The National Union of Mineworkers (NUM) has studied the interim financial results as presented by the Thuma Mina board comprised of successful businessmen and women. We have noted that the board is failing to deliver a stimulating long-lasting plan and a sustainable business model. The current trajectory should be derailed.
- The 2035 strategic plan, promised by the board chairman in March 2018 remains concealed and elusive to the public and to the key stakeholders including the NUM.
- The huge decline in profits, R8.9 billion in September 2017 compared to September 2018 has declined to R1 billion. It is a precursor of massive losses expected by the end of March 2019.
- IPPs which have generated R23. 4% of the total percentage of primary energy cost has grown to 29%. South Africans are forced to embrace a huge risk by the Power Purchase Agreement; wherein profits of IPPs are privatized whilst the cost of Renewable Energy is socialized.
- Primary energy cost as it relates to coal will escalate as long as Eskimo does not review the poor performing cost-plus-mines as well as the exploitation of short/medium term contracts managed by Black Emerging Miners.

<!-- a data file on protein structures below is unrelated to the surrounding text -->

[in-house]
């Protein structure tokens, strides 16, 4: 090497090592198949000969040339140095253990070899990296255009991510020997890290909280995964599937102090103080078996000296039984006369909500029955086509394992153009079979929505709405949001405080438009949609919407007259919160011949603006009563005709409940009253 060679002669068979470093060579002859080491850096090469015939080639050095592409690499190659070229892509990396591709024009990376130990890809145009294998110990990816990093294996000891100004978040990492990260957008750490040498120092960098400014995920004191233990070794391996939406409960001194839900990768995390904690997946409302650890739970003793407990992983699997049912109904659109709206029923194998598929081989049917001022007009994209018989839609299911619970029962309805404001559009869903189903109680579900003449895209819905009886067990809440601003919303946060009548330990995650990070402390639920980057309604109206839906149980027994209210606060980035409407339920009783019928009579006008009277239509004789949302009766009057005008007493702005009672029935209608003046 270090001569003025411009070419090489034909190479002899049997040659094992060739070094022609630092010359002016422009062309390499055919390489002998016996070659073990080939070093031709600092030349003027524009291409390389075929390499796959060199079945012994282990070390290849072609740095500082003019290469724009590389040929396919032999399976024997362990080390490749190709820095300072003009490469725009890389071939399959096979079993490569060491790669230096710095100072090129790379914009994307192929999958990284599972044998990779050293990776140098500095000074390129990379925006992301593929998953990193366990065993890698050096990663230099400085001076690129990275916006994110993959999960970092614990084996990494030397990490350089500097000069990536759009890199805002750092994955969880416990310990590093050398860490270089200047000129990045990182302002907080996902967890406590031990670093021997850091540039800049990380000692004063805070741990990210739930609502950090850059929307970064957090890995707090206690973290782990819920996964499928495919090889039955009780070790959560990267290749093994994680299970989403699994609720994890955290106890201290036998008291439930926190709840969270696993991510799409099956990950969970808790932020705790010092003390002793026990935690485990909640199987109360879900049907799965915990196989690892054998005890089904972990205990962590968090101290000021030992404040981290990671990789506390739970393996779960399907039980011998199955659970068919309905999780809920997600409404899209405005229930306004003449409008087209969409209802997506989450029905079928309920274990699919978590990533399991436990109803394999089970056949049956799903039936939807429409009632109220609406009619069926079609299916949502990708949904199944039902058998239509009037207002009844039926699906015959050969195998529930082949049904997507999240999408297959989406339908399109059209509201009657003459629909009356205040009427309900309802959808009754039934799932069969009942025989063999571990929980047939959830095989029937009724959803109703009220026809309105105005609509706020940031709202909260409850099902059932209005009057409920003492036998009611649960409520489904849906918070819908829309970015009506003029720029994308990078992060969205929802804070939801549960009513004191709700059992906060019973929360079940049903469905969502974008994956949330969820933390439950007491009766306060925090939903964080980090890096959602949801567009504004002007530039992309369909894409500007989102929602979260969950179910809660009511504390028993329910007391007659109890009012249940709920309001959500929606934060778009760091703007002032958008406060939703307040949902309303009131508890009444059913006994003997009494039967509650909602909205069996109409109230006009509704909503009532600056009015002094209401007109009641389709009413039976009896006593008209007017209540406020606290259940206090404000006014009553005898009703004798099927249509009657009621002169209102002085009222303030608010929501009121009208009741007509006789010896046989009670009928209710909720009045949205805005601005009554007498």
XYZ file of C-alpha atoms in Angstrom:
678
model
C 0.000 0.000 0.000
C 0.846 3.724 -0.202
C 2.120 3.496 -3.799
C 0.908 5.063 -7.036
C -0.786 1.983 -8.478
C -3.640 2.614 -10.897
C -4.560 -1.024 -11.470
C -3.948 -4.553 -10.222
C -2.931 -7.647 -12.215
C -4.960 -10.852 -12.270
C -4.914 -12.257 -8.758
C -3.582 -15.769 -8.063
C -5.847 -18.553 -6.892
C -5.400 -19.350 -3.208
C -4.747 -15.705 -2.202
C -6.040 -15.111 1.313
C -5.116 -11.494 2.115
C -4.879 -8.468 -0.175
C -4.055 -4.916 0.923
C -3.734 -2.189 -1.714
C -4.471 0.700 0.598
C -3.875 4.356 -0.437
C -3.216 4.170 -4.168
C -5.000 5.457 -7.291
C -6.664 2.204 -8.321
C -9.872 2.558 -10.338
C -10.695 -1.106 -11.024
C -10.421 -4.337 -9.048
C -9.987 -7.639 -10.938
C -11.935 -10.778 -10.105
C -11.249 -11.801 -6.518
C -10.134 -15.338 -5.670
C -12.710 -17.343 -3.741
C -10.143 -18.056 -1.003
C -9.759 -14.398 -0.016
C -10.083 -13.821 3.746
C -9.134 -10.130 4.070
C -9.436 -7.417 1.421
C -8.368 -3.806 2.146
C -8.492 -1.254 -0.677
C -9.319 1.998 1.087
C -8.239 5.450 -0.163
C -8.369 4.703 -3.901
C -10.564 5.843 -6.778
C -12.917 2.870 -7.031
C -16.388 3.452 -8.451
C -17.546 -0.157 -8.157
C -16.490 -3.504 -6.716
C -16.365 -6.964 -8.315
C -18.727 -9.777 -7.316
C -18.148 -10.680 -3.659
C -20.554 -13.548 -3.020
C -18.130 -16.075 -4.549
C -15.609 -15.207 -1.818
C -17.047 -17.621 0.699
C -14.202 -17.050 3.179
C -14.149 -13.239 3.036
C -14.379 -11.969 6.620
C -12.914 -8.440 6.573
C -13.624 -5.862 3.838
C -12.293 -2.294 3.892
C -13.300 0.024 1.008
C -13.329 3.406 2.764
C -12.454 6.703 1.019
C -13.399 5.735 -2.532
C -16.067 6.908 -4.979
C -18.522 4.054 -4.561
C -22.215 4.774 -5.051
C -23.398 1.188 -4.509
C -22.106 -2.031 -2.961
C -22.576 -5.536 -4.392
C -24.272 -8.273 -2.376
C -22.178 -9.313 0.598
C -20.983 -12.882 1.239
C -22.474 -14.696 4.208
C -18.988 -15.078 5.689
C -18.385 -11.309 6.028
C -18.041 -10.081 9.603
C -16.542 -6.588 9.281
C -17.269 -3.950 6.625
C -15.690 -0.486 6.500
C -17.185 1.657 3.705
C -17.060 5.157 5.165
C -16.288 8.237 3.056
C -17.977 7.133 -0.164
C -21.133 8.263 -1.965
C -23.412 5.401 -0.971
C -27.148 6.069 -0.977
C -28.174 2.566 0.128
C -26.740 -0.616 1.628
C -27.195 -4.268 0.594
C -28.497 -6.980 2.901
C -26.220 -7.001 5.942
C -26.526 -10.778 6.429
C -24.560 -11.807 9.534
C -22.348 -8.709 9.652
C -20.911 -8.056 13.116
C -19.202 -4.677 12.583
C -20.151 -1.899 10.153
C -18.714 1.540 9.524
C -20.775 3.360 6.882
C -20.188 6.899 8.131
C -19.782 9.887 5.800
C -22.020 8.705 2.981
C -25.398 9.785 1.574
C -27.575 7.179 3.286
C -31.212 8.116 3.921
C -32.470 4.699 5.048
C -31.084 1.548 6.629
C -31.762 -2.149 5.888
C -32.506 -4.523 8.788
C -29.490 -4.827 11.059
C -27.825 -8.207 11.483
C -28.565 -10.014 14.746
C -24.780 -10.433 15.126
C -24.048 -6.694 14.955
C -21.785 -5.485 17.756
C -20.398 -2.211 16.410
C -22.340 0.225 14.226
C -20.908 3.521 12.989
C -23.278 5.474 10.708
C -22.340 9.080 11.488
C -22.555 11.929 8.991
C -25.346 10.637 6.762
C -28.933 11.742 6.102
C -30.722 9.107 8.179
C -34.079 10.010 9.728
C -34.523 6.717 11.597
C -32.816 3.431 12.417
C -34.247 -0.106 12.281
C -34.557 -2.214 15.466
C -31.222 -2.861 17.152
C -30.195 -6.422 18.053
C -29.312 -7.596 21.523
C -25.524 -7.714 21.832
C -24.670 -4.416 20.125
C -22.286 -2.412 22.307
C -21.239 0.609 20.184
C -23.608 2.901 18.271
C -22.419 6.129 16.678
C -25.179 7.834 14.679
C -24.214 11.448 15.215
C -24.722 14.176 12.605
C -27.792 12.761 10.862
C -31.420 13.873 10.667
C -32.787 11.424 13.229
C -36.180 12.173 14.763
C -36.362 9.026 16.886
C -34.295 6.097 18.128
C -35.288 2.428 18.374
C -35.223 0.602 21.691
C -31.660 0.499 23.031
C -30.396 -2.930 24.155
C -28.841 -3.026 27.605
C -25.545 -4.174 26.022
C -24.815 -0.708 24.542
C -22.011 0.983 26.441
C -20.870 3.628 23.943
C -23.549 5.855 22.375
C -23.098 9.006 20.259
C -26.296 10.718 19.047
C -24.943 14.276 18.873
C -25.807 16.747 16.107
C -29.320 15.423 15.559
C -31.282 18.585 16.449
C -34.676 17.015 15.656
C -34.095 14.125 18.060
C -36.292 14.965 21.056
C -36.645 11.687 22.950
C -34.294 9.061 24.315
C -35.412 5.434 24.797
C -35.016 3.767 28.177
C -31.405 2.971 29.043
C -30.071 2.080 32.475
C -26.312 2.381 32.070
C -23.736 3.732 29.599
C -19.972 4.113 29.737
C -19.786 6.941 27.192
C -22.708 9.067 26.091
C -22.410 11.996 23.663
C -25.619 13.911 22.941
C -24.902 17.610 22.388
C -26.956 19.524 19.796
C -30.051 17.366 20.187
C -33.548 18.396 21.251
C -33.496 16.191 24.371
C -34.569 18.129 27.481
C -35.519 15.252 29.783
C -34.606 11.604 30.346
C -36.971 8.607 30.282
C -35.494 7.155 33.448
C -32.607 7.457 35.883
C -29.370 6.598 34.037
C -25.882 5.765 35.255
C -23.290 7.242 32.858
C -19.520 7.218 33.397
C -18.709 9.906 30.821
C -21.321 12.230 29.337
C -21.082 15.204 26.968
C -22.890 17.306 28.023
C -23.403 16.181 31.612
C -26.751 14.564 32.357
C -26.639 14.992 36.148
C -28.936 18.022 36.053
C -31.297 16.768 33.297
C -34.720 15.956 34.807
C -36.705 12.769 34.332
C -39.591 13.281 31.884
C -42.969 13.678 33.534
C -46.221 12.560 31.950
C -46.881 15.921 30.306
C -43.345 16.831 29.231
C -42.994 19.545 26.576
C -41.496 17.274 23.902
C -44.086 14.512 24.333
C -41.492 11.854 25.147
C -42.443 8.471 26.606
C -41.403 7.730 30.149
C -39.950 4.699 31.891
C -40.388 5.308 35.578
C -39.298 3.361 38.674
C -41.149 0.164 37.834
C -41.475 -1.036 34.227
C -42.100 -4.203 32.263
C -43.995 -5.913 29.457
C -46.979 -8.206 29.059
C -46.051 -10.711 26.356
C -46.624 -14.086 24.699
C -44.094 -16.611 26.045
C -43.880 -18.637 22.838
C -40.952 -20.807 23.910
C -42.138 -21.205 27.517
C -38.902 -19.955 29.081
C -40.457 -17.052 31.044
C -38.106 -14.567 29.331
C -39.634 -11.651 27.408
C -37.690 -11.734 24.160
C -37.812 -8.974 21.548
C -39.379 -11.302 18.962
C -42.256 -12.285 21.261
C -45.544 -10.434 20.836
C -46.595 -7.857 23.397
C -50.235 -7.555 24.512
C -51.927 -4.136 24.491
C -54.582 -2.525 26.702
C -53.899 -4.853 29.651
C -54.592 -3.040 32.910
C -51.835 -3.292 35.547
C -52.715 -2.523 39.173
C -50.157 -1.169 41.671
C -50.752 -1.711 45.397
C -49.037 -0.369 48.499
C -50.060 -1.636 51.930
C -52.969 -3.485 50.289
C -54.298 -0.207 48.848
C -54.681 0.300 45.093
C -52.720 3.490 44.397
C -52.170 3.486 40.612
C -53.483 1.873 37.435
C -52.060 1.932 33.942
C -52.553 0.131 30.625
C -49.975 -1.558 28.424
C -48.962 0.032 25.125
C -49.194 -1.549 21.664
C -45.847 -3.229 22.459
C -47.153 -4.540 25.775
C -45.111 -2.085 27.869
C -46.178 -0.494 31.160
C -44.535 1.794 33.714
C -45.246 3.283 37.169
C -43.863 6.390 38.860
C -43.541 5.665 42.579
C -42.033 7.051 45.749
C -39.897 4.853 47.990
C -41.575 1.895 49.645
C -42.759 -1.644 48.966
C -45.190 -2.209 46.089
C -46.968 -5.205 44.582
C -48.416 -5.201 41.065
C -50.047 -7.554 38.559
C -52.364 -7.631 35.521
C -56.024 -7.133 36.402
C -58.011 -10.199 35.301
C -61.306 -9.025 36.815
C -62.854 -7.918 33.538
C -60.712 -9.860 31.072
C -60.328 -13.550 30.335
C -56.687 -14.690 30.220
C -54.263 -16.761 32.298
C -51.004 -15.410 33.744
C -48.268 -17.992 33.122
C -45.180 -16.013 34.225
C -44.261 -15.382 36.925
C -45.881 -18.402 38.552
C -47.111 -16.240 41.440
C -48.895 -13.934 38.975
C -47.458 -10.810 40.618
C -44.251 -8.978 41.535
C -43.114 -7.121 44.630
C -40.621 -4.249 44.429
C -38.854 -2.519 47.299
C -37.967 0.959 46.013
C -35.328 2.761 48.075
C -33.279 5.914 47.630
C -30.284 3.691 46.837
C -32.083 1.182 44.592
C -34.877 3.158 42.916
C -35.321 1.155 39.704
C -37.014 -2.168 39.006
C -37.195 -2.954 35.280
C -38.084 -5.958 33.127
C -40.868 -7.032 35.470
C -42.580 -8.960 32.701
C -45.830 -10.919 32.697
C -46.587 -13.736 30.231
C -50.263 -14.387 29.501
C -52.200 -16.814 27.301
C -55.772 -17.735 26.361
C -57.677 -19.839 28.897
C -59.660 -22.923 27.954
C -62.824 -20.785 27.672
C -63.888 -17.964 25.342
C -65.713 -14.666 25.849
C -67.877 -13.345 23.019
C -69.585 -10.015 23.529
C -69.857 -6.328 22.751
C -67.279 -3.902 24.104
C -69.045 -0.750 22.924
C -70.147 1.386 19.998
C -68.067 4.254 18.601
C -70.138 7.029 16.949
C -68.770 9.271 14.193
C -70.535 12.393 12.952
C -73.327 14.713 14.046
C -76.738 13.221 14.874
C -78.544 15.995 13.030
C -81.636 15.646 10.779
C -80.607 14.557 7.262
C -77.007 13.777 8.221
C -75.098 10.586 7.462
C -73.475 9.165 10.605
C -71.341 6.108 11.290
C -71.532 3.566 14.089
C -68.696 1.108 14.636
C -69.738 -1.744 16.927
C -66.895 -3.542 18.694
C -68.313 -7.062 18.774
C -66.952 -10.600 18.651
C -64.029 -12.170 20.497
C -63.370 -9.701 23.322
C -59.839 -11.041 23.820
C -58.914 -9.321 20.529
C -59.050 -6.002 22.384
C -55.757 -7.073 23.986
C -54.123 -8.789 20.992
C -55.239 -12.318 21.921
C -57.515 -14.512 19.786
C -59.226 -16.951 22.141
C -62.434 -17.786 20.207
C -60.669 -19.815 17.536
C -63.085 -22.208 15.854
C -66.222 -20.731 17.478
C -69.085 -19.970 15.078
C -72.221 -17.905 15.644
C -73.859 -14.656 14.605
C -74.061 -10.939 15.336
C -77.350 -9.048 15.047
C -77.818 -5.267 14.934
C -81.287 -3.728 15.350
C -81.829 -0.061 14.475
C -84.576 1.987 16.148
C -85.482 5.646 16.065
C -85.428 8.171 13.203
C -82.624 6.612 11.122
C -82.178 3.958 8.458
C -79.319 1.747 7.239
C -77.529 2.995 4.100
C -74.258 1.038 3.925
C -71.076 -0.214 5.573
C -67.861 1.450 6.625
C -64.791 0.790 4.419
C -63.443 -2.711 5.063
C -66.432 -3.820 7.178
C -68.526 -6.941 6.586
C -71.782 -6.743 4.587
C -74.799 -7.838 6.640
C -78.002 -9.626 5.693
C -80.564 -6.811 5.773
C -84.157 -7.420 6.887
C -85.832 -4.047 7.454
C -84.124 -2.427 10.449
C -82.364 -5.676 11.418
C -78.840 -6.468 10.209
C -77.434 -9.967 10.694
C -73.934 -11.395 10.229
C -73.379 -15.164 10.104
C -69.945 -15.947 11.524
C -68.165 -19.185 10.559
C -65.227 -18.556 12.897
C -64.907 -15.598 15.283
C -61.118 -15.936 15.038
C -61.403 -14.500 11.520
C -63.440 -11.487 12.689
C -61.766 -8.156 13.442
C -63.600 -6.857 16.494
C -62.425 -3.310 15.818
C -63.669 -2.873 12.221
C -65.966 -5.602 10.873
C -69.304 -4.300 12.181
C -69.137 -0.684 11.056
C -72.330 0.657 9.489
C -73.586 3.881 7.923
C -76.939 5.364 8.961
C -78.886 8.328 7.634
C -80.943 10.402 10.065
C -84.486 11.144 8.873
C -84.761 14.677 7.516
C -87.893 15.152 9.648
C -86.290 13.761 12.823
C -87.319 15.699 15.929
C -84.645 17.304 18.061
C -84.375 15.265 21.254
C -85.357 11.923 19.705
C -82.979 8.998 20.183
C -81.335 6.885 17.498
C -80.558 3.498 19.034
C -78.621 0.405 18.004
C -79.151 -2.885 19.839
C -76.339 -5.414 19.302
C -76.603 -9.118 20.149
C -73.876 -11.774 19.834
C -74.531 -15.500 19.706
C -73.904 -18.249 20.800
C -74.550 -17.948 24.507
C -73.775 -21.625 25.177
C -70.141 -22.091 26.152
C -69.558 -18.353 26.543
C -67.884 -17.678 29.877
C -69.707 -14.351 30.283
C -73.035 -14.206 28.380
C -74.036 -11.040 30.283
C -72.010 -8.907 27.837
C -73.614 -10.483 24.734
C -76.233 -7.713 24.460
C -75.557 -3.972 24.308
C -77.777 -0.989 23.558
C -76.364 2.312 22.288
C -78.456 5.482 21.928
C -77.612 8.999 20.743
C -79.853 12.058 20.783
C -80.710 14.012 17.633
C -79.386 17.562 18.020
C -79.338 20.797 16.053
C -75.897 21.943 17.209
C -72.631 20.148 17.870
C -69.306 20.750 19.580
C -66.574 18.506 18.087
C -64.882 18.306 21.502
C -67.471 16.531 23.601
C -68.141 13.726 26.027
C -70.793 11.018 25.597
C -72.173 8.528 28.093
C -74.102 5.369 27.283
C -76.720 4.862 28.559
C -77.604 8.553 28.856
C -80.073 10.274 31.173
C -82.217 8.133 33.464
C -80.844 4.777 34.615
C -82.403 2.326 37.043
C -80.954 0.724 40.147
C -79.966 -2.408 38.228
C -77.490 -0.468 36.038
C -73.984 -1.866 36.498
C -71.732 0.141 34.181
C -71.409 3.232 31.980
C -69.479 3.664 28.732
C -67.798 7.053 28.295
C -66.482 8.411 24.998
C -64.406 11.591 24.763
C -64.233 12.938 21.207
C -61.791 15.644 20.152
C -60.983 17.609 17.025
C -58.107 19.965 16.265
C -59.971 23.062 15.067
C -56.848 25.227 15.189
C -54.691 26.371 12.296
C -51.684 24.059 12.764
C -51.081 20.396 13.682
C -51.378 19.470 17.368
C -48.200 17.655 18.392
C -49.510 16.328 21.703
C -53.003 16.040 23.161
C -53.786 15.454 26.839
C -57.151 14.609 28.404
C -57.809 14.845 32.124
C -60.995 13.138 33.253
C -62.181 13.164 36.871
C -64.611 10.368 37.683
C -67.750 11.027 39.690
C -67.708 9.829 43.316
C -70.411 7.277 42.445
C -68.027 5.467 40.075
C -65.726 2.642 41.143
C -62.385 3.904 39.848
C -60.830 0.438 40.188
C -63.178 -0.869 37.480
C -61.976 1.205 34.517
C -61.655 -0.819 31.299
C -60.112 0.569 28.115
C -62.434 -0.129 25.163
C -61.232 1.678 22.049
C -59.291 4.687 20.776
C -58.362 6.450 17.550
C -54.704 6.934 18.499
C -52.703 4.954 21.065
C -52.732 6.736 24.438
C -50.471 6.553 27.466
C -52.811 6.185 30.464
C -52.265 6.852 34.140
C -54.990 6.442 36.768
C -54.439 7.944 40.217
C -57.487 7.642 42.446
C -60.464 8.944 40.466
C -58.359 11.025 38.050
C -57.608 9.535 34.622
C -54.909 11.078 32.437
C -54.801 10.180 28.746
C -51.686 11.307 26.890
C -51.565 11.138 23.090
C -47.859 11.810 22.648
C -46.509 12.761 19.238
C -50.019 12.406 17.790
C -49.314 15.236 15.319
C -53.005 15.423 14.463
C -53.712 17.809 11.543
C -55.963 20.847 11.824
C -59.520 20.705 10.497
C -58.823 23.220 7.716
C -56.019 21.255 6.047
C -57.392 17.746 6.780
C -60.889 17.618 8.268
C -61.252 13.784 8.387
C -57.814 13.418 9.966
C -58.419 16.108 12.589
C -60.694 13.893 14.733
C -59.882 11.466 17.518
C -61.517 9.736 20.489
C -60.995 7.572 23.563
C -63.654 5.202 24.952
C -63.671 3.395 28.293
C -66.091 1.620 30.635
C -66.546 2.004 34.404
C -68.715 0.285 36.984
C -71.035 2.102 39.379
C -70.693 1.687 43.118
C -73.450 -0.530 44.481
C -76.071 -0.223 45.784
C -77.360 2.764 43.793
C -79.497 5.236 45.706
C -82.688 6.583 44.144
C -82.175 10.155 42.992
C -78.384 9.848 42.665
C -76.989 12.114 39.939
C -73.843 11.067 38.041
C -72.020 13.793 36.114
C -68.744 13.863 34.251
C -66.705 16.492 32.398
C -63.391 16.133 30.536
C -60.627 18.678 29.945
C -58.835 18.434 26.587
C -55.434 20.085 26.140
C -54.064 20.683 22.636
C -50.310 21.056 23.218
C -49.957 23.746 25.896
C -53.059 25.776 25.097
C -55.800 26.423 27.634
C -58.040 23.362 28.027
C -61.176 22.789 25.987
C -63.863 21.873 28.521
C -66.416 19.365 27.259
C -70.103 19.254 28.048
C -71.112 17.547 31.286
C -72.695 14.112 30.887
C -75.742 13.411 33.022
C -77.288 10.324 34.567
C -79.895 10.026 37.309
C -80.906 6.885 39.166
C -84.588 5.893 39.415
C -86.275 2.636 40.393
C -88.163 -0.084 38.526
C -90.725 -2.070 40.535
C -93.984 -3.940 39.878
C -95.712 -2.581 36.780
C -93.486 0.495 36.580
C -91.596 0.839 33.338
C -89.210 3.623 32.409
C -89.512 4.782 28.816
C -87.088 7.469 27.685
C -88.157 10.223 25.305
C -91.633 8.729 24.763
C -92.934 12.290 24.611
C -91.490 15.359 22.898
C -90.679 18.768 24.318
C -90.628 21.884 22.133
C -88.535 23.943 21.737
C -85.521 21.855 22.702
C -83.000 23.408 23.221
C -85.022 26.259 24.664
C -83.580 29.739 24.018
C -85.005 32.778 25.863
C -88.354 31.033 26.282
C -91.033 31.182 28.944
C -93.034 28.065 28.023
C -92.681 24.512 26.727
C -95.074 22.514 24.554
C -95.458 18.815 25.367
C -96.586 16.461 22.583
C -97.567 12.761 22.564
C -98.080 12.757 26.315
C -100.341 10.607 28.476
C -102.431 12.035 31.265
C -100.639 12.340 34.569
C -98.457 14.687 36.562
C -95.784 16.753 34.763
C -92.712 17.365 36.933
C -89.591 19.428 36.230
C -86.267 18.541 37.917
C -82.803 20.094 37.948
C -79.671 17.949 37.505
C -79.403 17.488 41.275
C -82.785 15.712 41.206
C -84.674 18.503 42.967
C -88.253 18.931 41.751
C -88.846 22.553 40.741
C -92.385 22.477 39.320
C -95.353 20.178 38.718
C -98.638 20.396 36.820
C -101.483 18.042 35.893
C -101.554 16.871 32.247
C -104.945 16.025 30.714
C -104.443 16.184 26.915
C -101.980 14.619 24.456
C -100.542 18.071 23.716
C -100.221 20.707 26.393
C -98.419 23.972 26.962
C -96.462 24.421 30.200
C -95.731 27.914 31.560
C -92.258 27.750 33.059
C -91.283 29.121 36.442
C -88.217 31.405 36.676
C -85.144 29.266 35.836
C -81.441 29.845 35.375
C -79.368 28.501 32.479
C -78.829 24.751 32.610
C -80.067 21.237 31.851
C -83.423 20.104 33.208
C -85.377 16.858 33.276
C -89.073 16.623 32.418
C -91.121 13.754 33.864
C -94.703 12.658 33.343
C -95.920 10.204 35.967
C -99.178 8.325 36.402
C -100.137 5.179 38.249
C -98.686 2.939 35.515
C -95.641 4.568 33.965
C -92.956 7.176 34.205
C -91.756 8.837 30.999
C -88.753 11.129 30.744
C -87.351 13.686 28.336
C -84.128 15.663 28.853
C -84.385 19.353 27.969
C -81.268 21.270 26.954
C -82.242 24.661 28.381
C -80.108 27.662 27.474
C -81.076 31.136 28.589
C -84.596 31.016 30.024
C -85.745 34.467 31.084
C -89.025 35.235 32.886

- Victimization and intimidation of workers through targeted retrenchments, salary cuts, suspensions, and dismissals is demotivating reliable soldiers of an Eskom utility that is capable of generating, transmitting and distribution of reliable power at an affordable price.
We, therefore, call upon the President Cyril Ramaphosa;
- To retire the current board, which has failed to develop a comprehensive turnaround strategy to save ESKOM, from unbundling and privatization.
- Instruct Department of Energy (DOE) to develop a long-term plan with a sustainable Business Plan to improve sales volumes for Eskom
- Cancel the Power Purchase Agreement that is privatizing IPP’s profits, while socializing the cost of Renewable Energy.
For more information, please contact:
Paris Mashego: NUM Energy Sector Coordinator: 079 517 1758
The National Union of Mineworkers
7 Rissik Street.
Tel: 011 377 2111
Cell: 083 809 3257